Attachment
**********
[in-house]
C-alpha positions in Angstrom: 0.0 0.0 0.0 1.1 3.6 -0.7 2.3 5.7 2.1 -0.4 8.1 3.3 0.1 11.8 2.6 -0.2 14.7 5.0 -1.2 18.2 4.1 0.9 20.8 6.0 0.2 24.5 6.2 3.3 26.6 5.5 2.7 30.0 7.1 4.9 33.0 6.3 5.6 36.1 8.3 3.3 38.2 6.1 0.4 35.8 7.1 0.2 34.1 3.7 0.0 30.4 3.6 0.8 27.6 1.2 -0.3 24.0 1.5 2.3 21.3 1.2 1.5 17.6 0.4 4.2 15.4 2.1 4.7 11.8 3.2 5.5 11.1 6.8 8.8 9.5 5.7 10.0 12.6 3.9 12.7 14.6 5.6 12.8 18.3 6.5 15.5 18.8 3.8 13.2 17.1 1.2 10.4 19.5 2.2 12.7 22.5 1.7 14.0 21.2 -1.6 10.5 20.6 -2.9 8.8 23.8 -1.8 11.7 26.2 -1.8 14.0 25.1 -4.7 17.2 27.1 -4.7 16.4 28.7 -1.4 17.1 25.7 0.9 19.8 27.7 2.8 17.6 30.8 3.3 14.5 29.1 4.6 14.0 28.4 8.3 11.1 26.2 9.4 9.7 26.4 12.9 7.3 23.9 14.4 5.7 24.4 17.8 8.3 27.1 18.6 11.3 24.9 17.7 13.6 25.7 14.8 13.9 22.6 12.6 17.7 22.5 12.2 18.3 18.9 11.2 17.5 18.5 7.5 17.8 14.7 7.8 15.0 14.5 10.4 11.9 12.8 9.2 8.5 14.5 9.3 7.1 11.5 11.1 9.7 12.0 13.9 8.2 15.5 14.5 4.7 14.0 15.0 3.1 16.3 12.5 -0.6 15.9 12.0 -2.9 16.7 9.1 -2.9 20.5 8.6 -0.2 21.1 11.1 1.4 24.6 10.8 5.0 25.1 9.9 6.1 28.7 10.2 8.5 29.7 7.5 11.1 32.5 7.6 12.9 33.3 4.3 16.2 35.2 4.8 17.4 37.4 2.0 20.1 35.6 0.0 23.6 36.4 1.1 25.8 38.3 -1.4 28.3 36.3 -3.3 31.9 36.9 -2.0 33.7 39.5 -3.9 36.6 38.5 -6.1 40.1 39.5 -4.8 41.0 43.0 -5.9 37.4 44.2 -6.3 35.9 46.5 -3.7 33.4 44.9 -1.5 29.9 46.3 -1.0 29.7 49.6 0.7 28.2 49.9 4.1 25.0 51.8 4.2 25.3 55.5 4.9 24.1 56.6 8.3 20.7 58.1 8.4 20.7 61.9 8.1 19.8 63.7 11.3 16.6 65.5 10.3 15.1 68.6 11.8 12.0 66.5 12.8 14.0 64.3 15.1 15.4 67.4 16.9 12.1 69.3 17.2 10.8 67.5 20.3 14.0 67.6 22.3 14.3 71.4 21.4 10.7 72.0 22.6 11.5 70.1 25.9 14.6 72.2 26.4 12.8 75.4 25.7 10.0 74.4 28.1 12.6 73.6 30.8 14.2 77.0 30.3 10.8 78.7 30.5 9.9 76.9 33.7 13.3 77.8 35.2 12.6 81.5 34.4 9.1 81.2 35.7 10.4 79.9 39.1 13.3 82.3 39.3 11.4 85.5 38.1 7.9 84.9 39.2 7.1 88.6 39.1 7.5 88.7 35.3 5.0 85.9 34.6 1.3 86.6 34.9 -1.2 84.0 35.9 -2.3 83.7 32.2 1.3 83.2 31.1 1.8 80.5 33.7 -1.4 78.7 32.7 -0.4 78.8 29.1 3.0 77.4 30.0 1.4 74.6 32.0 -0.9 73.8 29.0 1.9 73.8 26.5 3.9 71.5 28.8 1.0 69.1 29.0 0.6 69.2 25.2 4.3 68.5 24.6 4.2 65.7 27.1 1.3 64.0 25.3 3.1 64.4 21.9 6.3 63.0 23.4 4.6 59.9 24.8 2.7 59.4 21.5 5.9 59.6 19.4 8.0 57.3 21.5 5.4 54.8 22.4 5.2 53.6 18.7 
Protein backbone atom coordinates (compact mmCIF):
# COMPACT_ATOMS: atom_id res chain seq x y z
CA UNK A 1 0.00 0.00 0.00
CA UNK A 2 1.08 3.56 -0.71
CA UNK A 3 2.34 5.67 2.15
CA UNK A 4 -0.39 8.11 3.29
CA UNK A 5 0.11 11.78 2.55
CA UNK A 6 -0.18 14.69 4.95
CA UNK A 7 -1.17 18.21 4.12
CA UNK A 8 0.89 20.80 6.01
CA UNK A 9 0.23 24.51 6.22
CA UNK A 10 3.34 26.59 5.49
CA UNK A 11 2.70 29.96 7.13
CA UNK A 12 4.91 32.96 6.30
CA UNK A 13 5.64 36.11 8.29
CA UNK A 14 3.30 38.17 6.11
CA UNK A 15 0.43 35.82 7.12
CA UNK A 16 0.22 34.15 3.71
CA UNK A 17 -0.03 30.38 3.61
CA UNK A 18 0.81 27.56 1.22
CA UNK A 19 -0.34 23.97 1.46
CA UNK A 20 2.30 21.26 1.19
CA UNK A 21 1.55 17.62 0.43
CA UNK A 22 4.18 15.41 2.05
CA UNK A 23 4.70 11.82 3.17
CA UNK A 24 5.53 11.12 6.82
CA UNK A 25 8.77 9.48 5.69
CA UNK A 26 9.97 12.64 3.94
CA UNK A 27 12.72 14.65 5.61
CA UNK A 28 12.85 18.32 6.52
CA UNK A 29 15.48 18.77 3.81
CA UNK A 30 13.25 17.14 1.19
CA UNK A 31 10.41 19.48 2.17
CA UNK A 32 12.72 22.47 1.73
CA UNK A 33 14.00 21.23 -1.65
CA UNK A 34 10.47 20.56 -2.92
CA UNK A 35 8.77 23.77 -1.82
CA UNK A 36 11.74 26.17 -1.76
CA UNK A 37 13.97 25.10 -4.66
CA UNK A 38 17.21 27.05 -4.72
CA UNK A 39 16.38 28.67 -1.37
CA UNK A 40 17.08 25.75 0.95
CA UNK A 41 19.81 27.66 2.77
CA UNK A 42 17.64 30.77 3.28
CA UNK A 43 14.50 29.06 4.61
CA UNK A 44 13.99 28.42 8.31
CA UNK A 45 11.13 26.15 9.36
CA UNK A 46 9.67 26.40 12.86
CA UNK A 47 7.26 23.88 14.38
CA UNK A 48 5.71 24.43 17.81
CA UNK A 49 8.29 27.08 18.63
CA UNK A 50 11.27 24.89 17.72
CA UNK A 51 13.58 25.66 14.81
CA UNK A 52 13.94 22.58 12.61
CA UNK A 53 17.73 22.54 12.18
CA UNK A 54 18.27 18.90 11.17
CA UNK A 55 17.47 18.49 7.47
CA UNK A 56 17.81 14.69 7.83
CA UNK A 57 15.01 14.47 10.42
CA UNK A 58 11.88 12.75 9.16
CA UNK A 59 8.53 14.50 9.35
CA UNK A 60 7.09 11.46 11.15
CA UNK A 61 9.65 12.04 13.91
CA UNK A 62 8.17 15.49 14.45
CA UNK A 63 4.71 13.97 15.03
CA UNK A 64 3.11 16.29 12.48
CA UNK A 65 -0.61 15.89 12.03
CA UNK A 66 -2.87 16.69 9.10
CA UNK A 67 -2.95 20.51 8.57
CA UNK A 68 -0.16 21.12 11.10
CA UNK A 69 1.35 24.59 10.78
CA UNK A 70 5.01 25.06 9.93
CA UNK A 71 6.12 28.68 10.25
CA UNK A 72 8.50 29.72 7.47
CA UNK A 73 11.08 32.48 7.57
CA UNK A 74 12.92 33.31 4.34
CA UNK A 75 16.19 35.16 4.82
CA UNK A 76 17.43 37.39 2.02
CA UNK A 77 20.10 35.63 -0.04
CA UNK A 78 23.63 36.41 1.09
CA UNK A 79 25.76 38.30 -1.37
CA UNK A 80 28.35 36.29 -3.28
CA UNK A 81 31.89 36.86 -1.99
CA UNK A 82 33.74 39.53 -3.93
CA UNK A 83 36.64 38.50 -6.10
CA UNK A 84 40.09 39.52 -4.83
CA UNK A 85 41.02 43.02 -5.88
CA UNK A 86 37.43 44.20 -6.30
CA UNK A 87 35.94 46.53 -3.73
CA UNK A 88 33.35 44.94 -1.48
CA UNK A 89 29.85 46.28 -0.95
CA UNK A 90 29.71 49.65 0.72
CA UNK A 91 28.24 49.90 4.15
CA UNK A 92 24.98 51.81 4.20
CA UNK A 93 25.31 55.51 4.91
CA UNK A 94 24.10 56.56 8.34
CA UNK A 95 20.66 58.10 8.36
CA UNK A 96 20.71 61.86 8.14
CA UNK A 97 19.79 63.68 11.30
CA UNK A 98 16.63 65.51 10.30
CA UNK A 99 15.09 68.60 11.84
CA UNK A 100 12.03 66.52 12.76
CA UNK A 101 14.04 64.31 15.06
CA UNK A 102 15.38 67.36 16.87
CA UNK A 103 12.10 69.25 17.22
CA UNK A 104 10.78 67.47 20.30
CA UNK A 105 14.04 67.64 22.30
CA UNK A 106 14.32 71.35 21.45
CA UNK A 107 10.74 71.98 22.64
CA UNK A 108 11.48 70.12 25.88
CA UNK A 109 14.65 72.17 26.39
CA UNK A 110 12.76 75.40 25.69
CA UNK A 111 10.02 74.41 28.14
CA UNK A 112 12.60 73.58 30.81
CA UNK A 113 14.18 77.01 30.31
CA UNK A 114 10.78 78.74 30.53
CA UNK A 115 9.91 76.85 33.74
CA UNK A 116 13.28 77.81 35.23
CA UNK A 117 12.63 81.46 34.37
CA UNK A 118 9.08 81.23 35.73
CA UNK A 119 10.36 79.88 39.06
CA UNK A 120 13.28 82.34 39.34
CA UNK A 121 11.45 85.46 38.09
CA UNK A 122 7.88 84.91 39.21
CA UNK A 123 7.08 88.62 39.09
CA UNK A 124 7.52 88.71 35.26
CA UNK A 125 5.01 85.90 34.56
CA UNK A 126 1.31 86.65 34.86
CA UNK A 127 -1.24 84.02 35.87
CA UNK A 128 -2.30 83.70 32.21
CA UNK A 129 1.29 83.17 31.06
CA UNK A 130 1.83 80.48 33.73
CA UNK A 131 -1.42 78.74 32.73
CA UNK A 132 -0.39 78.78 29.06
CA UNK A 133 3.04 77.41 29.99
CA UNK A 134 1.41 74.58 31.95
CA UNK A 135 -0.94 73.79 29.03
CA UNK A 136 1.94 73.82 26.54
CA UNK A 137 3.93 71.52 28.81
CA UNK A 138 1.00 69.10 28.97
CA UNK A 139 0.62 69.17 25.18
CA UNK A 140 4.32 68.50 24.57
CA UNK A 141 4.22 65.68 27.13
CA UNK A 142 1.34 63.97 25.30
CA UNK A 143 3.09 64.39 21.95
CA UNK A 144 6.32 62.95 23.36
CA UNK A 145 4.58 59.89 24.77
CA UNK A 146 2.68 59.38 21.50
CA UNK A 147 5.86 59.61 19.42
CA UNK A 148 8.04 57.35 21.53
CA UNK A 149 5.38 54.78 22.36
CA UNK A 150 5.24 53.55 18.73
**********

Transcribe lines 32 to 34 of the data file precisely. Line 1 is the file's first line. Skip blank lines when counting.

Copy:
CA UNK A 28 12.85 18.32 6.52
CA UNK A 29 15.48 18.77 3.81
CA UNK A 30 13.25 17.14 1.19